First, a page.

A few years back, I was running Wyoming's piece of the Letters About Literature contest where students write a personal letter to the author of a book that affected their lives. A junior high student from Gillette, Wyoming, wrote to Laurie Halse Anderson, the author of Speak. The book is about a young high school student who is raped and is unable to speak of what happened.
In the letter, the student wrote of how she herself was sexually assaulted. I read it, then laid my head down on my desk and cried. I still tear up writing these words, even years later.
When Anderson wrote Speak, she made at least one young girl who'd endured a trauma feel less alone, perhaps feel less shame over it. There were surely more. When we write, our words have power.
Not all of us write about hard-hitting issues, so it may not be as obvious to us what impacts our words might have. Our words might make someone:
- Smile, or even laugh,
- Learn some tidbit,
- Try something new,
- Experience beauty in the world,
- Connect with someone with a similar experience,
- Understand someone with a different experience, or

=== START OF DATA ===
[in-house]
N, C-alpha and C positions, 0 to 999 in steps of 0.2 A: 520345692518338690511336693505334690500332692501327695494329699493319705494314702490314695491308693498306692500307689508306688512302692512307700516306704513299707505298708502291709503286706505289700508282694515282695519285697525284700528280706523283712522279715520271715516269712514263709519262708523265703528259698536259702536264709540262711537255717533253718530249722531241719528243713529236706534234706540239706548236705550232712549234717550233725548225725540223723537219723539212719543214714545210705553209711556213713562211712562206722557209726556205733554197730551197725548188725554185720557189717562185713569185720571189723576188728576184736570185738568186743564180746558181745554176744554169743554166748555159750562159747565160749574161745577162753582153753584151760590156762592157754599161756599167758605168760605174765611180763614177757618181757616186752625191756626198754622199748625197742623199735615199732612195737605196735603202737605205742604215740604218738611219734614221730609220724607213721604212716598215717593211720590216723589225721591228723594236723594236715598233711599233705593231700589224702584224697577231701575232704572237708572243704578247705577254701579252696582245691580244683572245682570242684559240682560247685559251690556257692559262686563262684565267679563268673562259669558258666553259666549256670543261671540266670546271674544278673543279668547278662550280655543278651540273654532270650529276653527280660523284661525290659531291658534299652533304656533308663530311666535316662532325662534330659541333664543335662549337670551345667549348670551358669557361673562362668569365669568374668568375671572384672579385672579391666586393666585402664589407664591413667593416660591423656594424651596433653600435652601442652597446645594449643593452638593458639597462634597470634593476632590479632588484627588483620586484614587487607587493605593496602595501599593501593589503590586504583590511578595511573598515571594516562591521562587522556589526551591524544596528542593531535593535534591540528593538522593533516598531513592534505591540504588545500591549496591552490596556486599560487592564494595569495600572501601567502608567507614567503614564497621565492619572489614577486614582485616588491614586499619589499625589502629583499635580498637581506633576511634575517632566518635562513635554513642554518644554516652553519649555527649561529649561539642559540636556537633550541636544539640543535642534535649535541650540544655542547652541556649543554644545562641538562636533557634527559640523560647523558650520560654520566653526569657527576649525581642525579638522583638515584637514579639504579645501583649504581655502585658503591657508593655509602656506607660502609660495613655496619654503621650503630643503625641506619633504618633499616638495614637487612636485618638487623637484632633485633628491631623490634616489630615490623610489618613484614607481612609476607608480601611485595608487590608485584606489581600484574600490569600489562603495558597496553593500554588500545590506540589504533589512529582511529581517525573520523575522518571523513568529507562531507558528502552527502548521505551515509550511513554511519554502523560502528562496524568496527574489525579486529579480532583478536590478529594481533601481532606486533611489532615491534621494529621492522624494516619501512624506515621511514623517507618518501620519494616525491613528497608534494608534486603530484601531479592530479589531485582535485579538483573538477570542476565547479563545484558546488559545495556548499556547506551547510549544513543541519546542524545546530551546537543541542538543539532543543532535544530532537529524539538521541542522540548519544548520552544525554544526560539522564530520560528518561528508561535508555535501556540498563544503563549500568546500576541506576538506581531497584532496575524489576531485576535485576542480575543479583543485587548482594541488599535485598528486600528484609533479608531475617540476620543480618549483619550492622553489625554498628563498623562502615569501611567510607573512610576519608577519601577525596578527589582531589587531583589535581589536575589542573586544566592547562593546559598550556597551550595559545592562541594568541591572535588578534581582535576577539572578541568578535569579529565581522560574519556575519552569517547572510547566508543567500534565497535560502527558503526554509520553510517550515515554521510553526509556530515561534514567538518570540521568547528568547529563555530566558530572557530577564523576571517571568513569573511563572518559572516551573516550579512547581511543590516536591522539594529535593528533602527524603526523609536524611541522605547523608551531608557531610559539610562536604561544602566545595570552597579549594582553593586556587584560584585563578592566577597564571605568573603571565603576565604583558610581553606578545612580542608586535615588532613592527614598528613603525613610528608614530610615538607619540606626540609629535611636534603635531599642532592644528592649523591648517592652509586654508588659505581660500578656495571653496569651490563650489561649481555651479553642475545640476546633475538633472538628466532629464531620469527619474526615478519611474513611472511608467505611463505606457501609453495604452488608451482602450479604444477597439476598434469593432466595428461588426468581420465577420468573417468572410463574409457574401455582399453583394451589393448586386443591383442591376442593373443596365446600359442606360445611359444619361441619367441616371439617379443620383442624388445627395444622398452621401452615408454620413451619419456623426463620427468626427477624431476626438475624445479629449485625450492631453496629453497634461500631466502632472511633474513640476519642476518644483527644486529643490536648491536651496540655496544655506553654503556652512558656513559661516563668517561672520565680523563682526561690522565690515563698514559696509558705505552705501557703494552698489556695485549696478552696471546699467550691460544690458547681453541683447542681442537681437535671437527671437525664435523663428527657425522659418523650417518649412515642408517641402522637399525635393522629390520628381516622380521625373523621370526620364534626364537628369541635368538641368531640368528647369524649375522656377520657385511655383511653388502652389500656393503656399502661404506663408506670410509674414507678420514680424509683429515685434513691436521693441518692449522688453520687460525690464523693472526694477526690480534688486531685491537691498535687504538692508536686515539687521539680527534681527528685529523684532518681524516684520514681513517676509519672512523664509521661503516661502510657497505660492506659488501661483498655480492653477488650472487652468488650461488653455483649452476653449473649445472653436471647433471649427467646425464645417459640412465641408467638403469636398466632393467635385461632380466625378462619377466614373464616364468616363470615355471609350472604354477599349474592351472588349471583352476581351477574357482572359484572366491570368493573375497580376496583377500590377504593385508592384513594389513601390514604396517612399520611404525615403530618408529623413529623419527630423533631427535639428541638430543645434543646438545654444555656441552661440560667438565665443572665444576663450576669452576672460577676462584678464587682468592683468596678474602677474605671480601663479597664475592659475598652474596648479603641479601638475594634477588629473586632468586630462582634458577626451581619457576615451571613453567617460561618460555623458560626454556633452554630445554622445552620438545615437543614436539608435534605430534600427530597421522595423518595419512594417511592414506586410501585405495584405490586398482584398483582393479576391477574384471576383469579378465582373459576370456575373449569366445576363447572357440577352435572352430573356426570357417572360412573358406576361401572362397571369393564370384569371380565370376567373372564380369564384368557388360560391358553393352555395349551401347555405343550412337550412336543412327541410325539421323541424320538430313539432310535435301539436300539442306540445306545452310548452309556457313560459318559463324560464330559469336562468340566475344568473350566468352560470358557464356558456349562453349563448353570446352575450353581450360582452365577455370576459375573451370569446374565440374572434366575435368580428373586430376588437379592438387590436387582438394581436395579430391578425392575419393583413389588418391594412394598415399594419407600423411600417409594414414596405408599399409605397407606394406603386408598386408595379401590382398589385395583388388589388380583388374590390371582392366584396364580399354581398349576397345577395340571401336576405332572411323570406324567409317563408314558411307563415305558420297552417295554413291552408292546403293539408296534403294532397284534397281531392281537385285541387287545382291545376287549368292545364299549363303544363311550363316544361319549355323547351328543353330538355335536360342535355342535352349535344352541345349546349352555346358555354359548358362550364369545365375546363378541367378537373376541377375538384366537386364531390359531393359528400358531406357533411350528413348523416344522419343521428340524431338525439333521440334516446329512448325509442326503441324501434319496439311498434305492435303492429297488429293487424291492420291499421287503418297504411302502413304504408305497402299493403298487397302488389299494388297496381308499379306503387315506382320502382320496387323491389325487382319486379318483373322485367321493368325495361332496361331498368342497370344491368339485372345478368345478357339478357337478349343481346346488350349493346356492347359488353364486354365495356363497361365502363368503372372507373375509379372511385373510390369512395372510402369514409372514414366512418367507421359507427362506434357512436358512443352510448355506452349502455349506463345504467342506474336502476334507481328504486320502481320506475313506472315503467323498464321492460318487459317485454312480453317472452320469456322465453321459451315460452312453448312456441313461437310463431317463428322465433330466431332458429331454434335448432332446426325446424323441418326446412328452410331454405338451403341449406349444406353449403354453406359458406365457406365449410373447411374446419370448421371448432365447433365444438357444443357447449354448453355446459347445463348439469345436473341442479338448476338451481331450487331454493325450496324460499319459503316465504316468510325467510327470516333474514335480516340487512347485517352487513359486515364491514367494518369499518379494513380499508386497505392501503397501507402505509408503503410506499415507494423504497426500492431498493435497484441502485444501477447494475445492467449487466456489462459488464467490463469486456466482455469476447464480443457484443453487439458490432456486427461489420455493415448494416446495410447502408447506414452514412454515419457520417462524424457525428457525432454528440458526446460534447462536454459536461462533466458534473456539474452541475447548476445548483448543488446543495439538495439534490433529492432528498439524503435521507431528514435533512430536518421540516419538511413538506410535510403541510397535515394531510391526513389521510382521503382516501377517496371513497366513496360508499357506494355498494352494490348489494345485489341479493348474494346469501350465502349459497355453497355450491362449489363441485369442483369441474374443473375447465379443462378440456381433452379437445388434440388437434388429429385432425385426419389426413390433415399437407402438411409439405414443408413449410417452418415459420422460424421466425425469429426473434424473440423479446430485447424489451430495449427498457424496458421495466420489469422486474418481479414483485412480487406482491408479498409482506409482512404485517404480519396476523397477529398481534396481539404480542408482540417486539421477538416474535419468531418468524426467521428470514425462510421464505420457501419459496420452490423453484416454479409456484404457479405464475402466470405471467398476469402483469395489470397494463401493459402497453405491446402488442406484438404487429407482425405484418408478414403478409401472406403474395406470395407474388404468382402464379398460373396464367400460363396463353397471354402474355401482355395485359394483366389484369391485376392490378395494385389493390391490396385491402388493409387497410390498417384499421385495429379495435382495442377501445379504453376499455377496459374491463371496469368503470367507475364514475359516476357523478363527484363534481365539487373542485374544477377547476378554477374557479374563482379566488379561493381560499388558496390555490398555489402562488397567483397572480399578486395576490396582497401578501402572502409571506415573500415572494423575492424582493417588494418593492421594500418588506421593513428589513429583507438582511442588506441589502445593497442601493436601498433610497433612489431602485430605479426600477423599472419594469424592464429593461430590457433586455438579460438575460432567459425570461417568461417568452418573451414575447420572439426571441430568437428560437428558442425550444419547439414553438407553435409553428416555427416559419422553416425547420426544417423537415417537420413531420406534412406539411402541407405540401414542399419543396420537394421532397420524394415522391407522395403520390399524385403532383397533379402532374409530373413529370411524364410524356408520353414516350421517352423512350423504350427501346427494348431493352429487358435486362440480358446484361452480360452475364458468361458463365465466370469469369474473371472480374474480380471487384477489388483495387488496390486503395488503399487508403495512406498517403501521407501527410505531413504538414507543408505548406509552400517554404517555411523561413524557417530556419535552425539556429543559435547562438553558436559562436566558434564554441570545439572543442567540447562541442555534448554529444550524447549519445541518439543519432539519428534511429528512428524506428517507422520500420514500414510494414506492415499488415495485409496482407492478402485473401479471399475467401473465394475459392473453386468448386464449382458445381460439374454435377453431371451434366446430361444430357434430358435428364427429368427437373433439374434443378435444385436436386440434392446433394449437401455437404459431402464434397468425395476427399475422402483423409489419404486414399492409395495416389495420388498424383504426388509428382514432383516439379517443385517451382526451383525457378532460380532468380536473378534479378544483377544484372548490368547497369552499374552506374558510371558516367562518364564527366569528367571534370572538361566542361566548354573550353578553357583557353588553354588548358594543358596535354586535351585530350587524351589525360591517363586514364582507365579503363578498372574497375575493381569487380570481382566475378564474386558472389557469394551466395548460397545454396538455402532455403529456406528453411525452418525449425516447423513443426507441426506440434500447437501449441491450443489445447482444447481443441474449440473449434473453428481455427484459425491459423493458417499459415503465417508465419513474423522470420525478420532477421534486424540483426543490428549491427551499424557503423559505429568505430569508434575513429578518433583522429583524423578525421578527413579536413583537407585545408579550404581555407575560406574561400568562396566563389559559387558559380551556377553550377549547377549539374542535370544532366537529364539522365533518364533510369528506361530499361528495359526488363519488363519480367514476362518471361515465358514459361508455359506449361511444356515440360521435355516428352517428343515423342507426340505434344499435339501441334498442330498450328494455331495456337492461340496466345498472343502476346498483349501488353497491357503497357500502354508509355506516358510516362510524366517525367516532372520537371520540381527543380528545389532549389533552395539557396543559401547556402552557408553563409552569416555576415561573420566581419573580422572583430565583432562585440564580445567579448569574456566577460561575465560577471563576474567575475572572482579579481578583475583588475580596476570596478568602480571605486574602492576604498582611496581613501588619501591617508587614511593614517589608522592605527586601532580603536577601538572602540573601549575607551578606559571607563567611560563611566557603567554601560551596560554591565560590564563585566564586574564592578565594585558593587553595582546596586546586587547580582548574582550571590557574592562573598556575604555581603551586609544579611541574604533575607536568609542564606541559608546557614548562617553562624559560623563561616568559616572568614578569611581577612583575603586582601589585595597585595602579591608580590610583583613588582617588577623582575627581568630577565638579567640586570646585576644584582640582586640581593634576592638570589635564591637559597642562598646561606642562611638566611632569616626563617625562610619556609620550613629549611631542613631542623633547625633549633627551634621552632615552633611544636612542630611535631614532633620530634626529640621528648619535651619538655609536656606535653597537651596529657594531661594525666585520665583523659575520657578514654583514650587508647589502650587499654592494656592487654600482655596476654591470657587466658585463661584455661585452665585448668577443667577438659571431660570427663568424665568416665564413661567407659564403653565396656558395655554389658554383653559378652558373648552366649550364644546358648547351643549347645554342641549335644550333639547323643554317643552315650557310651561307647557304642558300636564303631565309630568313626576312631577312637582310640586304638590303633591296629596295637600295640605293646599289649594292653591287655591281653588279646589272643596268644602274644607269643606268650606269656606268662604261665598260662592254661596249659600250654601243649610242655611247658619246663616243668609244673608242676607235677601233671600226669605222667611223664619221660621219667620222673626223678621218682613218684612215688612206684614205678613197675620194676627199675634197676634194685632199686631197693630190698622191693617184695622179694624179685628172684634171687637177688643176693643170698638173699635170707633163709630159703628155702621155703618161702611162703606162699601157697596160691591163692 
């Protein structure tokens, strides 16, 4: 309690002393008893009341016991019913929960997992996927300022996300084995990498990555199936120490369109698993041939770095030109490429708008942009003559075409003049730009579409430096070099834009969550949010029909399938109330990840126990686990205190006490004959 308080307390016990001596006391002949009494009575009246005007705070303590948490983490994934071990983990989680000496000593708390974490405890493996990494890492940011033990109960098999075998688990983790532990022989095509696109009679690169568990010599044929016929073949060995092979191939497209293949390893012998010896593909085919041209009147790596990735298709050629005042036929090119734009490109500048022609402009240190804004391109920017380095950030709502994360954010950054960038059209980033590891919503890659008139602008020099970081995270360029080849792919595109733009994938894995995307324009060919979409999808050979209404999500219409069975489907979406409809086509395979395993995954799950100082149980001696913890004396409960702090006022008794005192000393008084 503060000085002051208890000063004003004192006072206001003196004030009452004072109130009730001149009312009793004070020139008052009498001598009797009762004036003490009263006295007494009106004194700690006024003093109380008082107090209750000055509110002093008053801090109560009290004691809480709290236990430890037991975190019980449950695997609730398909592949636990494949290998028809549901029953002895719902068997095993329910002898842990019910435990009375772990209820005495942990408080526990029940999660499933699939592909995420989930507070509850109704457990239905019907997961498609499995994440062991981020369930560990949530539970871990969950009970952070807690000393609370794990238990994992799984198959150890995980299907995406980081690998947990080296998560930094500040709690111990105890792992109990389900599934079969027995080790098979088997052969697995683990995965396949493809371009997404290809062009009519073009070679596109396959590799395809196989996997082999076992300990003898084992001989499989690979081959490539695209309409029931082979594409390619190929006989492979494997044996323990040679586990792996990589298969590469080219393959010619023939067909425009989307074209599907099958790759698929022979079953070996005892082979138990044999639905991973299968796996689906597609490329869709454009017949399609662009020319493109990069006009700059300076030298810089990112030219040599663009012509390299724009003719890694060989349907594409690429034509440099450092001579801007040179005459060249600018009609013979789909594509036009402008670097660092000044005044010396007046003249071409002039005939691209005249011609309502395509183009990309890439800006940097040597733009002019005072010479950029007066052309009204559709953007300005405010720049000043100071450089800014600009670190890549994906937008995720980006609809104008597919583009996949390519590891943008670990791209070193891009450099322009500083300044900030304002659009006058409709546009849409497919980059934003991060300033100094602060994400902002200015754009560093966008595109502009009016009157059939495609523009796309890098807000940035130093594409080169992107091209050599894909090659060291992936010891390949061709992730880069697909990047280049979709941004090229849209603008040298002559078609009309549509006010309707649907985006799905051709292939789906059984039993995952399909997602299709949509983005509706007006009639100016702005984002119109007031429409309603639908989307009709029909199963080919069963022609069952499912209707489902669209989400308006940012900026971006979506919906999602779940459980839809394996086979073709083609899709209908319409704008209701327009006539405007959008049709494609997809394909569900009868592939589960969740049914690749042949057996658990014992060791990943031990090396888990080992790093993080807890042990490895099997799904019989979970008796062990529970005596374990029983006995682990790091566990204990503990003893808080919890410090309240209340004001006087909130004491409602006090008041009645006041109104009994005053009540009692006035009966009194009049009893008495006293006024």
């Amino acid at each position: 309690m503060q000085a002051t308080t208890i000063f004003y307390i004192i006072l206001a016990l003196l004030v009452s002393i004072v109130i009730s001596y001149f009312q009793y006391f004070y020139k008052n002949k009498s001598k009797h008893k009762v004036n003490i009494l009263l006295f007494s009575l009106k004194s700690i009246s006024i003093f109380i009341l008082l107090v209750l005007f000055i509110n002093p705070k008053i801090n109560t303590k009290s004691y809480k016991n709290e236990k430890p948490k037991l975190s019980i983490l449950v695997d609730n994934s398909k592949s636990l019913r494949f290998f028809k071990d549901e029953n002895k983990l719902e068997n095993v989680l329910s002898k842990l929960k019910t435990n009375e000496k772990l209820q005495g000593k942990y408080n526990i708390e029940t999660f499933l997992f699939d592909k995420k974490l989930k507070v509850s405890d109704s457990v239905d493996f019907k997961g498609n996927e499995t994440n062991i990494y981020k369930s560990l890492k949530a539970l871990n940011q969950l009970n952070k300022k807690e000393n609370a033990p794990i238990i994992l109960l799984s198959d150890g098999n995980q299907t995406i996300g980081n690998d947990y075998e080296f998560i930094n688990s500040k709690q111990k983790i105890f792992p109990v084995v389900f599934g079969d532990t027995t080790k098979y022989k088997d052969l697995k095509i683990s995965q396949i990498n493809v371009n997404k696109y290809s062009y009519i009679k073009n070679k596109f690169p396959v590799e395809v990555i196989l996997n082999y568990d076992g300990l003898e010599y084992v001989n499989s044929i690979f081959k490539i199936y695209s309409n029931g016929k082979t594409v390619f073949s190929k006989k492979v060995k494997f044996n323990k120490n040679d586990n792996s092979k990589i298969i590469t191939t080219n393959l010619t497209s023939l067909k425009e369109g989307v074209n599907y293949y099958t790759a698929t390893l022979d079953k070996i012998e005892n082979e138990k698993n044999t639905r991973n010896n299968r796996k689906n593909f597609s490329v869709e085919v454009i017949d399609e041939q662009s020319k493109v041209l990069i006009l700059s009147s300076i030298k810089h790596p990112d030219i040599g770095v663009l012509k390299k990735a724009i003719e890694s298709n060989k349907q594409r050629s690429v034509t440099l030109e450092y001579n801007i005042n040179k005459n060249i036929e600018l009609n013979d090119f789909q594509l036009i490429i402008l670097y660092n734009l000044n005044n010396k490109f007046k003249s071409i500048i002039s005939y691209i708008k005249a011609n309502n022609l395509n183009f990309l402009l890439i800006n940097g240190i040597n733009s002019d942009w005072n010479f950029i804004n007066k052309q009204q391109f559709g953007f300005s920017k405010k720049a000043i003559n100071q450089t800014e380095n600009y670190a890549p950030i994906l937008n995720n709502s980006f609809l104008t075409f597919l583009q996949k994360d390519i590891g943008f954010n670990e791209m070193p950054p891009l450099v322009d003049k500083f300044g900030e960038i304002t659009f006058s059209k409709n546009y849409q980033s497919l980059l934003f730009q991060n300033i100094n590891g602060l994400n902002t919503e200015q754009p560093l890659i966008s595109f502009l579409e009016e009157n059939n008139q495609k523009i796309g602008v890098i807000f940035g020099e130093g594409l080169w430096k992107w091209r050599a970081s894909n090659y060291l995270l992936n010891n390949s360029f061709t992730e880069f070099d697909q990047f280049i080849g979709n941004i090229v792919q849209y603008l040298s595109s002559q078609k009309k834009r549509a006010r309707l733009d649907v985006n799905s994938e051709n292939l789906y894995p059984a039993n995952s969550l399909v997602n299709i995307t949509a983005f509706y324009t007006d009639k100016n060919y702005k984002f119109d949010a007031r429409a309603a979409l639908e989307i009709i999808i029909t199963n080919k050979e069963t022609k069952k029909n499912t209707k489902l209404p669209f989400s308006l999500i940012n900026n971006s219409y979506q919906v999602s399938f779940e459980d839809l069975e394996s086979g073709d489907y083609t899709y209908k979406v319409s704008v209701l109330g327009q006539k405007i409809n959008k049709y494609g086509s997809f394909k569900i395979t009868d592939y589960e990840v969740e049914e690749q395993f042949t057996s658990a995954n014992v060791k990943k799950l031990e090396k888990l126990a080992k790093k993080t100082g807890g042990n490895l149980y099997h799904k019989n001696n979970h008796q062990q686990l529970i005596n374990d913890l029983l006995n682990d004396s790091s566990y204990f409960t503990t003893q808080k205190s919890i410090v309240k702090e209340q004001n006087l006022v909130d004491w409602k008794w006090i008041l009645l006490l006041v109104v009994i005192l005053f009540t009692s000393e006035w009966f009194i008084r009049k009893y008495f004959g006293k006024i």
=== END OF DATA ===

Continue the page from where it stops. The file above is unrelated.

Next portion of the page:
- Escape from their daily grind.
I get paid to write these days, so I'm living the dream. Most of what I write are blog posts, newsletters, and press releases. It's mundane stuff, but it has value to the reader.
Recently, I had an essay accepted for publication for a Creative Nonfiction anthology on mental illness. This is a "naked moment" for me as a writer. I revealed many personal details. The first time my husband read it, he asked me if I really wanted to put it out under my own name. (As a matter of fact, yes.) After he read a second draft, he said, "Maybe it will help one person."
Maybe. I can only hope. Humans are storytelling creatures. Whatever you are writing, your words have power. They have value. Never forget that.